Date of Award
Master of Arts
Dr. Arthur B. Gunlicks
Dr. John W. Outland
Churches and church agencies have always been involved in American public and political life. These involvements exhibited cooperation and common interest. An example of this includes the combined efforts to help European refugees following World War II.
Since then, churches have challenged their partnership with government. Sensitivity to Third World issues, theologies of liberation, ideologies of oppression, and the values malaise brought on by the Vietnam War separated some interests of American churches and their government. What would churches do when confronted with an American foreign policy they considered immoral and oppressive?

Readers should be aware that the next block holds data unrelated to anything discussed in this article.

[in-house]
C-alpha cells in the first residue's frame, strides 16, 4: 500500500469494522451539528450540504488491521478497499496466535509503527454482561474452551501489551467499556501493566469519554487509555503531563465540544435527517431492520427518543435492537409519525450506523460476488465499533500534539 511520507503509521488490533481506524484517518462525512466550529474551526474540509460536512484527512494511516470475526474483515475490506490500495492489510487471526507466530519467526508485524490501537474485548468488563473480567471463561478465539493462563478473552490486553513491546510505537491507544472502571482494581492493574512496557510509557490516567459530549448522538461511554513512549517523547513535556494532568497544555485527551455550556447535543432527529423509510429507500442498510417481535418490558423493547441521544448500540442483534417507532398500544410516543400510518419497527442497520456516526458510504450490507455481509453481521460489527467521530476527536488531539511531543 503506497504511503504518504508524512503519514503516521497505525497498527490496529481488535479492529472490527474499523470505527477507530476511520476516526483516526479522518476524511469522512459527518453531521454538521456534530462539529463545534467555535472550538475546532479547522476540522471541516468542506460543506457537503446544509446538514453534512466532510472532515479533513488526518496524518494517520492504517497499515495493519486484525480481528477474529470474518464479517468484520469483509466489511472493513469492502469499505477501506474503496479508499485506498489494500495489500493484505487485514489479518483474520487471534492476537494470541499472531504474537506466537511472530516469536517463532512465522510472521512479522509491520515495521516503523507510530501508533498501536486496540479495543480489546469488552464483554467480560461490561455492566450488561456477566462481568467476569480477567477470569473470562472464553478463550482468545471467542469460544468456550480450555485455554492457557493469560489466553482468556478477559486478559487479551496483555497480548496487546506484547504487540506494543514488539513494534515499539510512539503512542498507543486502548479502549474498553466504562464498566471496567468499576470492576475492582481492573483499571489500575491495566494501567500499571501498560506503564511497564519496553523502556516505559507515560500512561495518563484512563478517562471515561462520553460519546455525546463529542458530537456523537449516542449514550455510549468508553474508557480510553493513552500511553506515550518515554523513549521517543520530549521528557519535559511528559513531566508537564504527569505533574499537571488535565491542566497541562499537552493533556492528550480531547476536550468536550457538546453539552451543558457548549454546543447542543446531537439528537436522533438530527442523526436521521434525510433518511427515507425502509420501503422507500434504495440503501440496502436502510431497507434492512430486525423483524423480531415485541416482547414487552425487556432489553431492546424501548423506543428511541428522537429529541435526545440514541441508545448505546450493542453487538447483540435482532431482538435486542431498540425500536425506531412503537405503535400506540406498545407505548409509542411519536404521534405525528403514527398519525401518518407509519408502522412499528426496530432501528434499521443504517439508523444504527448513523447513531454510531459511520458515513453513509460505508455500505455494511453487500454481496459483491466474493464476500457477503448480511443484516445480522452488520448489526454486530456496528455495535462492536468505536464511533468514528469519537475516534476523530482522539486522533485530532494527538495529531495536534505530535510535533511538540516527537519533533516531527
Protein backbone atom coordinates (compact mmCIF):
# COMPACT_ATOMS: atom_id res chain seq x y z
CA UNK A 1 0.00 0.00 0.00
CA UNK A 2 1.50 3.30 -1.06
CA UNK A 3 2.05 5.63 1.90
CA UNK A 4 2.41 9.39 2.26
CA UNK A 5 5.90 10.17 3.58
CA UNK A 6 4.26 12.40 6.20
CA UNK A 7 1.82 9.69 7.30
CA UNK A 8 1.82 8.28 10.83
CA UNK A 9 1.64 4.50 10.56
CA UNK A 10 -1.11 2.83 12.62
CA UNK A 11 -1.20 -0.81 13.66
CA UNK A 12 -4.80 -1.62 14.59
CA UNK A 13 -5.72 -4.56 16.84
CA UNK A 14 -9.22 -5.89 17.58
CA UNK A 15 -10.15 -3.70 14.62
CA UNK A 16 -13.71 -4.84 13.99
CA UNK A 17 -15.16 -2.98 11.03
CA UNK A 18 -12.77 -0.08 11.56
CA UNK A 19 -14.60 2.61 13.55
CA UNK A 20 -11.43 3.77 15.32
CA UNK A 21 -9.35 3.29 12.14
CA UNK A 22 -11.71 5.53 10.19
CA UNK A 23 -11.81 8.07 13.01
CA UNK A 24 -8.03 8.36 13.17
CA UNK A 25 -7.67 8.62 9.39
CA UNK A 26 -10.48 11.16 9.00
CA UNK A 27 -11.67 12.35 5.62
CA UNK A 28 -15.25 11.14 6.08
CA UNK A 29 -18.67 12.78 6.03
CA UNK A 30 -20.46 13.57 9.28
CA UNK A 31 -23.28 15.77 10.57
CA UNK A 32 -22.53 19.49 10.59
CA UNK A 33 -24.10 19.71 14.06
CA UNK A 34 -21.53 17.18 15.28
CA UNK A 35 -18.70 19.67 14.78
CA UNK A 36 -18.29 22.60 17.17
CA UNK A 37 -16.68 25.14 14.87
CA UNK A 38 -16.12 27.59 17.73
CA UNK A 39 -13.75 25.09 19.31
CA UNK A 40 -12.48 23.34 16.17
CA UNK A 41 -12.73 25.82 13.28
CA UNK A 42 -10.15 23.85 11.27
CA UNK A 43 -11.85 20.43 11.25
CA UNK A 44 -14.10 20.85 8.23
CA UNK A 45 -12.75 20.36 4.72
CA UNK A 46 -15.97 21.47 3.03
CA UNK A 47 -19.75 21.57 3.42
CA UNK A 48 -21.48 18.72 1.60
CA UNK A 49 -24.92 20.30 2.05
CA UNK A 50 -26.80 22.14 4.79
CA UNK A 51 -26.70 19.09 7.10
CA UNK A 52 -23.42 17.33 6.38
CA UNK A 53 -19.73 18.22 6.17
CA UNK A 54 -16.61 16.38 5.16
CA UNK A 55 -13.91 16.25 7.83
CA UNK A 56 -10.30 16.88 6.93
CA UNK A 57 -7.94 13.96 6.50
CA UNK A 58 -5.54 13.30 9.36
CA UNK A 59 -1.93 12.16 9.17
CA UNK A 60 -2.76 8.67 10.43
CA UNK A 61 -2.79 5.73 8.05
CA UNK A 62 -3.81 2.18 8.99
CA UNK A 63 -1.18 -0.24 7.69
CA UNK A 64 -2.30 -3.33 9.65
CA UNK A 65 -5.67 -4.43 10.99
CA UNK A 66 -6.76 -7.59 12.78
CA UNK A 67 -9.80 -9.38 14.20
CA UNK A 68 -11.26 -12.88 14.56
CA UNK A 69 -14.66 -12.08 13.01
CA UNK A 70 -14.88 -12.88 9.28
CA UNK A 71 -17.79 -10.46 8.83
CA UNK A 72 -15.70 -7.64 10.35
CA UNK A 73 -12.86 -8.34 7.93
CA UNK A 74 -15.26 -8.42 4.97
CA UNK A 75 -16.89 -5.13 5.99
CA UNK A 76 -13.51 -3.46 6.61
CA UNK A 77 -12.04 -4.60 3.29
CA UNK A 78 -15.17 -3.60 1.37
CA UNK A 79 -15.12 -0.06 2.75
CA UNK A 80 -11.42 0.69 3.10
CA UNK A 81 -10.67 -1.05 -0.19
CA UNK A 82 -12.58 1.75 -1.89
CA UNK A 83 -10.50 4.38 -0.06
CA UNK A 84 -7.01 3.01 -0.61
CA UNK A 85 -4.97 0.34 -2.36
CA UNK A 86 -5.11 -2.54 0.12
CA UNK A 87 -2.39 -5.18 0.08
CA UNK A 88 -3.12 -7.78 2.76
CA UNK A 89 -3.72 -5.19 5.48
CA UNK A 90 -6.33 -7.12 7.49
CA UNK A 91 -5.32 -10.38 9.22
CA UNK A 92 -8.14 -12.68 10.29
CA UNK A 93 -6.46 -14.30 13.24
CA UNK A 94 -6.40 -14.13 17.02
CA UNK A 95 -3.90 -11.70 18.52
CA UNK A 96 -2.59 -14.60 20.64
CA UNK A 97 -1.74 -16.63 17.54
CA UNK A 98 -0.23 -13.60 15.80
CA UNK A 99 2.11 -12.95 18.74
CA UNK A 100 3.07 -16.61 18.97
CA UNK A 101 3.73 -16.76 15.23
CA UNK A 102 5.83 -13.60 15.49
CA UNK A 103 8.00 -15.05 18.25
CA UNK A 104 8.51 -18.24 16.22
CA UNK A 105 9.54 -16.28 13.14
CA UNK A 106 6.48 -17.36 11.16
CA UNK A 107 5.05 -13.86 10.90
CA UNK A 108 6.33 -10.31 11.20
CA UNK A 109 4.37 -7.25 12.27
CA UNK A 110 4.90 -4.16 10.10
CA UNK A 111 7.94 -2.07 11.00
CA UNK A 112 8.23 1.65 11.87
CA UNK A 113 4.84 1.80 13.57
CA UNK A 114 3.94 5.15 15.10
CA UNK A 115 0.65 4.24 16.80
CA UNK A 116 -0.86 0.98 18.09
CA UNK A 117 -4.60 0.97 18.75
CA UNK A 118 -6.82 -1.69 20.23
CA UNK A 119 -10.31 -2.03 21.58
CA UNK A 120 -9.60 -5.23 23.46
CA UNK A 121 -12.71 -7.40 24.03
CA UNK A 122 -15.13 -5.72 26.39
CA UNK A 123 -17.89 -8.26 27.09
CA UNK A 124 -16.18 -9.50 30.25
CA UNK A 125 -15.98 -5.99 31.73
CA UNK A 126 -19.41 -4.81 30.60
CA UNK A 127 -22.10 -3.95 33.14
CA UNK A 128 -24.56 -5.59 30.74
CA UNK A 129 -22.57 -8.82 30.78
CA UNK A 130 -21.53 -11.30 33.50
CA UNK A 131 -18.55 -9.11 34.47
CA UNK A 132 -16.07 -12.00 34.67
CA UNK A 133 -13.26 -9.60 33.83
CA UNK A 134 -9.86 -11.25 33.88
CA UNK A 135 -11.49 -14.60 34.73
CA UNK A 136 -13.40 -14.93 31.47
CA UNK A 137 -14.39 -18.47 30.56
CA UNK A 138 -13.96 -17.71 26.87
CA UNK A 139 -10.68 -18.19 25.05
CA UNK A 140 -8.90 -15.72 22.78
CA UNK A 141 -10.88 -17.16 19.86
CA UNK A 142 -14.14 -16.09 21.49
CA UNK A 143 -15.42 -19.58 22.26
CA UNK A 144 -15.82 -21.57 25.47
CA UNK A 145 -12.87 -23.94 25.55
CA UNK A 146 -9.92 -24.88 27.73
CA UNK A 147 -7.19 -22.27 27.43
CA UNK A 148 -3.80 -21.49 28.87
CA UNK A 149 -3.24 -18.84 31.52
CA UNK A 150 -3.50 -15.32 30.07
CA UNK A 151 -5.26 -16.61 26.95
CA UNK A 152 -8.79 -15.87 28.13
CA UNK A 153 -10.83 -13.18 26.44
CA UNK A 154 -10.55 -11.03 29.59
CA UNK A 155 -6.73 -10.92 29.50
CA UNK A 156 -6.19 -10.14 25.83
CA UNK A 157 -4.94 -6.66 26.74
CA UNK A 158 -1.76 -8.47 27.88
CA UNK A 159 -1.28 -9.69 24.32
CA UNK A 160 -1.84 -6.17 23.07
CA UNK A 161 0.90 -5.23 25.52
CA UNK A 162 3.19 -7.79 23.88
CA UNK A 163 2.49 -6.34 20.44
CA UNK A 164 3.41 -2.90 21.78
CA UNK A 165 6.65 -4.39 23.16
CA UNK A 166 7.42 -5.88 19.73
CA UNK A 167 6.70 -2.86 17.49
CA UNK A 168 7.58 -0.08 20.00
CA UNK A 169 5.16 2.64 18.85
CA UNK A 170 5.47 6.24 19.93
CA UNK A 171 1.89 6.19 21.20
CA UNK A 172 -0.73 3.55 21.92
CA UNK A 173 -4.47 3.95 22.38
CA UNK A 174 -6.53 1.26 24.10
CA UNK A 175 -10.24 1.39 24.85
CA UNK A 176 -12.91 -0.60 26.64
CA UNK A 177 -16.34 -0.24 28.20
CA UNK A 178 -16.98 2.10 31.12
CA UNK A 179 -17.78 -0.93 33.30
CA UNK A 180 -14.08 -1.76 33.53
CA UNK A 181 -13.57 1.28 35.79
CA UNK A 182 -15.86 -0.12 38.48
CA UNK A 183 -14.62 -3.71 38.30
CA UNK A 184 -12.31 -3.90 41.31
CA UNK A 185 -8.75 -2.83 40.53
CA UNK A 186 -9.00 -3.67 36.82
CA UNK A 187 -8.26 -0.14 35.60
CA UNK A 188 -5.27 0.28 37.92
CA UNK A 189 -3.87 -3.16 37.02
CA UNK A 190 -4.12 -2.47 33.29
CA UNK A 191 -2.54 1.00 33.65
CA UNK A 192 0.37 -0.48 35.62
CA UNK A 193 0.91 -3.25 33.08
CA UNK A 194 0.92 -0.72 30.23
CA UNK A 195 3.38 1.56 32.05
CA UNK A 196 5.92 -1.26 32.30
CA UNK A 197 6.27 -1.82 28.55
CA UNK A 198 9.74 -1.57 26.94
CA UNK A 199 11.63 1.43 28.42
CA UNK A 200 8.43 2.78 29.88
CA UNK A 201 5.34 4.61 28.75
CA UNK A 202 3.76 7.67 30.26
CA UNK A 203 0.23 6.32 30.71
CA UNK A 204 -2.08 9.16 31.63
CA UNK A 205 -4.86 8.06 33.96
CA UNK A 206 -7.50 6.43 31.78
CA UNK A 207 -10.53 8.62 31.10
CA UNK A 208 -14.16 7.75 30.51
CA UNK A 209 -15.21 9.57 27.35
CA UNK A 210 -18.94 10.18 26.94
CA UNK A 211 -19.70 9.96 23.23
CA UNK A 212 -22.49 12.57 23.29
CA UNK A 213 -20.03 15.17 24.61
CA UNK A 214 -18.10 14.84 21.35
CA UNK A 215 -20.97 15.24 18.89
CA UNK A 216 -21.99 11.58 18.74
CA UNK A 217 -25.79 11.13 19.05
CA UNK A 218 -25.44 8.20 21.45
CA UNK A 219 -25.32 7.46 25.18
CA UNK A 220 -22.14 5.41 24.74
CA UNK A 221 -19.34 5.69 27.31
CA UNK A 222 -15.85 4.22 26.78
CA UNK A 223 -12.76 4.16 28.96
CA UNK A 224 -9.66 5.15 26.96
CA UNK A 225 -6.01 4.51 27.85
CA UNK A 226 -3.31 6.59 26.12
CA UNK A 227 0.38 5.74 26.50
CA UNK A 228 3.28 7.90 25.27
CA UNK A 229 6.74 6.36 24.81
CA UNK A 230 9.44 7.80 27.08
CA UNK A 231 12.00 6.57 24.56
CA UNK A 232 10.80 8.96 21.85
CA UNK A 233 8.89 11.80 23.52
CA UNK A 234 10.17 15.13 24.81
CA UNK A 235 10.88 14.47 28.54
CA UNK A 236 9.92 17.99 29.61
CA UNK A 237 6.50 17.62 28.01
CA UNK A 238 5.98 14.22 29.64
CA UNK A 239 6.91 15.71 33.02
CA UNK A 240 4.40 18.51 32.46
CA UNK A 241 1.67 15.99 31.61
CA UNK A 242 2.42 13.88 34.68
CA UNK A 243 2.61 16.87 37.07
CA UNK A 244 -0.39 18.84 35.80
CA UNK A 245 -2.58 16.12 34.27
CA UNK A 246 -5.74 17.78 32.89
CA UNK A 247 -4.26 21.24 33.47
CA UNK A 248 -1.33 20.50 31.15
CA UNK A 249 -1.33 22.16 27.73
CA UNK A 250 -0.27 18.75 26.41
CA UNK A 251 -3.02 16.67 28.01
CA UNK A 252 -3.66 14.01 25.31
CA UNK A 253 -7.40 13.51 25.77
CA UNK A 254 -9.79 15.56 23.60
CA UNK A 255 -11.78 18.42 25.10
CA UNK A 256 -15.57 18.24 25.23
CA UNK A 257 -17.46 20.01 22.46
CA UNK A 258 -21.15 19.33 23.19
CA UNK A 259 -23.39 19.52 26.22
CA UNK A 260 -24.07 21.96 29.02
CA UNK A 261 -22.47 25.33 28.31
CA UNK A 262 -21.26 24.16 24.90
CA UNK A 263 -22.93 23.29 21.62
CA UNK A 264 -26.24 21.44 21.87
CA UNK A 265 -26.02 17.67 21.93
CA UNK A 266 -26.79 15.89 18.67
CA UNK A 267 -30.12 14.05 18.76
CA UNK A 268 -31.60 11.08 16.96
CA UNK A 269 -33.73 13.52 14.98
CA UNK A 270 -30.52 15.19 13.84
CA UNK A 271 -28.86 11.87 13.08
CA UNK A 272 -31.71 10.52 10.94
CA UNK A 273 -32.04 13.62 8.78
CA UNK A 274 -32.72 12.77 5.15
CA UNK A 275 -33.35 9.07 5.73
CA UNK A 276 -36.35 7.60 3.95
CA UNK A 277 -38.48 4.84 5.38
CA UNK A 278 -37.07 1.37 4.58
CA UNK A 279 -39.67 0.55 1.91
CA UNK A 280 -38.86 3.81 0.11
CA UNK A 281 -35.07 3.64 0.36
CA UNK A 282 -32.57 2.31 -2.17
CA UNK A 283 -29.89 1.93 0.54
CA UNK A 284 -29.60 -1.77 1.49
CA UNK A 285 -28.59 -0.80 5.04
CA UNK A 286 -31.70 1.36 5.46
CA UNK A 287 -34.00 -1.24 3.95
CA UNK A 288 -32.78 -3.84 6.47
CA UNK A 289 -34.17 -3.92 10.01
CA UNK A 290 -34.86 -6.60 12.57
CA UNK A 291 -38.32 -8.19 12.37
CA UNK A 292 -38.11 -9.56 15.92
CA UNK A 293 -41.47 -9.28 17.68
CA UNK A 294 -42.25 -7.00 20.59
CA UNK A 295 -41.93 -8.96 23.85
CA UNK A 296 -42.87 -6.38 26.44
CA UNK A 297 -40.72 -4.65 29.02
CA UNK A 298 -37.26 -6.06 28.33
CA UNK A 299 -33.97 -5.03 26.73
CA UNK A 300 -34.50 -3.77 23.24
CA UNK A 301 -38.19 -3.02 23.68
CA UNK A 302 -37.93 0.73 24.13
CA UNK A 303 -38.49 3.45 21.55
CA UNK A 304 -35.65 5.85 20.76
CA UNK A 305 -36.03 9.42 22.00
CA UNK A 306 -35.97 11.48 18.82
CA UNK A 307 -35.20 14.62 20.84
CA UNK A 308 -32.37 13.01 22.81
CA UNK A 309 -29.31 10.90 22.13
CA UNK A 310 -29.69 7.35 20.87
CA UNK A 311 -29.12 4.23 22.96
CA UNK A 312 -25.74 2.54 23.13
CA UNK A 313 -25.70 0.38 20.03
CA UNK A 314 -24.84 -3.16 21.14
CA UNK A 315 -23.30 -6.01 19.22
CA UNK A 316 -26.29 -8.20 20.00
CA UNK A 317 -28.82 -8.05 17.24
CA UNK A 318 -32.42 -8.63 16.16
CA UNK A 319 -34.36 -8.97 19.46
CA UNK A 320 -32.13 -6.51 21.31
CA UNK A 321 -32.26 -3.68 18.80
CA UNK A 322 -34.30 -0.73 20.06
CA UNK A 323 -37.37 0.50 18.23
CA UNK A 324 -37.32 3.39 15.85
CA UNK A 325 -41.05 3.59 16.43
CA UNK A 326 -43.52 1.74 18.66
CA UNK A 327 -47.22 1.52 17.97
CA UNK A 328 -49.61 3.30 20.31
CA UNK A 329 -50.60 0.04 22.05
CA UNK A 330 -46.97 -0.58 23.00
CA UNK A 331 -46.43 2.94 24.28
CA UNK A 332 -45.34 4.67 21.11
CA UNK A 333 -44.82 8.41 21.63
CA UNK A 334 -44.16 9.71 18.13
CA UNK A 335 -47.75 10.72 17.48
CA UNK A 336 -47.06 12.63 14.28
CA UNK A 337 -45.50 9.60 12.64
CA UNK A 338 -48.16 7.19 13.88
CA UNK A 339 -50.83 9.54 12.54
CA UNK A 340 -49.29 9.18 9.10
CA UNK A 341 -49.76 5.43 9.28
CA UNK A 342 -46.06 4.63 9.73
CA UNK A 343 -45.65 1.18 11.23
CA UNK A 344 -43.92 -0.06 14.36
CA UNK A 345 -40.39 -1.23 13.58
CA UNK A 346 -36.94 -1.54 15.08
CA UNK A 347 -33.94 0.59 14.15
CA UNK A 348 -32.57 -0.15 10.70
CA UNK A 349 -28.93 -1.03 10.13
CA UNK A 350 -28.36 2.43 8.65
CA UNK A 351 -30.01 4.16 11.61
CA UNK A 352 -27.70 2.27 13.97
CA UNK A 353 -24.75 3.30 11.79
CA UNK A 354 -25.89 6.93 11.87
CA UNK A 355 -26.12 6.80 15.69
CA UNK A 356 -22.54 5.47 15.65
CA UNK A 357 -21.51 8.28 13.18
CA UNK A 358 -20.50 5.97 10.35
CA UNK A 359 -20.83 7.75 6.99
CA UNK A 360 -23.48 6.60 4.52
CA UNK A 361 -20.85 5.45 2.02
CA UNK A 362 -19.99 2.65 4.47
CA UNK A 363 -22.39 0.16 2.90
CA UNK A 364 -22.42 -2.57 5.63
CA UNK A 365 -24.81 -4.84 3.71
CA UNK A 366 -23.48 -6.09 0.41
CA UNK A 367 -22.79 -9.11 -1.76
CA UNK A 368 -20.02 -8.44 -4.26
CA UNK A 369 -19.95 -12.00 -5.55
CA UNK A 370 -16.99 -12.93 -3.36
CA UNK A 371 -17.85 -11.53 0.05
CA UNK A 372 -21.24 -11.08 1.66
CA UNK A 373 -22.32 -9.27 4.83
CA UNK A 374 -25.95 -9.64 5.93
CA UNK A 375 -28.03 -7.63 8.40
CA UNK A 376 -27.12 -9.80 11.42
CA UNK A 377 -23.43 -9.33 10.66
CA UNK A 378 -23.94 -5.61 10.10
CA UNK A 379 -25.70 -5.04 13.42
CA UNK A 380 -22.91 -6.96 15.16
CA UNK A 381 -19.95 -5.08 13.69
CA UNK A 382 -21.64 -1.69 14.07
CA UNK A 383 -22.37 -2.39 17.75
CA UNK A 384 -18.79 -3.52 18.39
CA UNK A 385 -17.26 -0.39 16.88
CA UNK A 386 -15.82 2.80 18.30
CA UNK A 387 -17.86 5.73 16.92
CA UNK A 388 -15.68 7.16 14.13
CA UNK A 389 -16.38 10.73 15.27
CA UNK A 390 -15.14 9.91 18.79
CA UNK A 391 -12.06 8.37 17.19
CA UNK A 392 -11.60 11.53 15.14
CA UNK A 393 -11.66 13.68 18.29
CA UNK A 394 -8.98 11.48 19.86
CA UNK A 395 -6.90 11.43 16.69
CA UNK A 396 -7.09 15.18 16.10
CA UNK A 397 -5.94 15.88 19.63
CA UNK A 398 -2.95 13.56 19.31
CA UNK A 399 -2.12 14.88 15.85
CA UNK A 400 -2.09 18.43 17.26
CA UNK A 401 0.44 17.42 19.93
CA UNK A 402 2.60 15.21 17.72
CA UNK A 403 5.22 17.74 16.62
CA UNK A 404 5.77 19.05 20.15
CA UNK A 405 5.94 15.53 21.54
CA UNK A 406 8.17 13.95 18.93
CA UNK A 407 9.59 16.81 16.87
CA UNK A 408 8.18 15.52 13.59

The hypotheses of Robert Sullivan and Jorgen Lissner and the history of Sandinista Nicaragua intersect and form a case study. Rather than disband the Church/State partnership in light of increasing value incongruities (Sullivan), I contend that the pluralistic influences affecting the modern church agency encourage the partnership to remain and evolve in spite of the incongruities (Lissner).
Kuchinsky, Michael Thomas, "Churches, church development agencies and American foreign policy in Nicaragua : a case study" (1992). Master's Theses. 555.